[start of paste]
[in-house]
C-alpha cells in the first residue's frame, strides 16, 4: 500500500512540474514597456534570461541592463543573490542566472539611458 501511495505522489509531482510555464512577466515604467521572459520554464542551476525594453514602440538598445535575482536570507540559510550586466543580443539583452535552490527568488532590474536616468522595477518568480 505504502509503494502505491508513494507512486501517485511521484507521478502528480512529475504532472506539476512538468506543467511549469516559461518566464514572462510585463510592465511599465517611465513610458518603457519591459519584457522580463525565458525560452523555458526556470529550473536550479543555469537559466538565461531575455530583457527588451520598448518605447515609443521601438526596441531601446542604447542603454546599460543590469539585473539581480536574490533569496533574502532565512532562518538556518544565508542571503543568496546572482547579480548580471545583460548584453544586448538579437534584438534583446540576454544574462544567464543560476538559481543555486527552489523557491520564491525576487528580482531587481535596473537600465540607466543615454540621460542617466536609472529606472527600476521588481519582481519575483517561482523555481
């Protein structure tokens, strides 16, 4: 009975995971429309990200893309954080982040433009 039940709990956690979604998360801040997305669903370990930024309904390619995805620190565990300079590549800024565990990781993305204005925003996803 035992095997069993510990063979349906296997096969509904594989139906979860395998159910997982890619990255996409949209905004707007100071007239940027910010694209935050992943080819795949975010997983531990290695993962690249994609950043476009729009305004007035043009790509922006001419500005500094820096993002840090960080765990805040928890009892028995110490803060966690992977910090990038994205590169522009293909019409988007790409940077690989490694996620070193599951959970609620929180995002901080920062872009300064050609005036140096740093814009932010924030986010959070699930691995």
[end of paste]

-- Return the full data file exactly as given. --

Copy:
[in-house]
C-alpha cells in the first residue's frame, strides 16, 4: 500500500512540474514597456534570461541592463543573490542566472539611458 501511495505522489509531482510555464512577466515604467521572459520554464542551476525594453514602440538598445535575482536570507540559510550586466543580443539583452535552490527568488532590474536616468522595477518568480 505504502509503494502505491508513494507512486501517485511521484507521478502528480512529475504532472506539476512538468506543467511549469516559461518566464514572462510585463510592465511599465517611465513610458518603457519591459519584457522580463525565458525560452523555458526556470529550473536550479543555469537559466538565461531575455530583457527588451520598448518605447515609443521601438526596441531601446542604447542603454546599460543590469539585473539581480536574490533569496533574502532565512532562518538556518544565508542571503543568496546572482547579480548580471545583460548584453544586448538579437534584438534583446540576454544574462544567464543560476538559481543555486527552489523557491520564491525576487528580482531587481535596473537600465540607466543615454540621460542617466536609472529606472527600476521588481519582481519575483517561482523555481
């Protein structure tokens, strides 16, 4: 009975995971429309990200893309954080982040433009 039940709990956690979604998360801040997305669903370990930024309904390619995805620190565990300079590549800024565990990781993305204005925003996803 035992095997069993510990063979349906296997096969509904594989139906979860395998159910997982890619990255996409949209905004707007100071007239940027910010694209935050992943080819795949975010997983531990290695993962690249994609950043476009729009305004007035043009790509922006001419500005500094820096993002840090960080765990805040928890009892028995110490803060966690992977910090990038994205590169522009293909019409988007790409940077690989490694996620070193599951959970609620929180995002901080920062872009300064050609005036140096740093814009932010924030986010959070699930691995």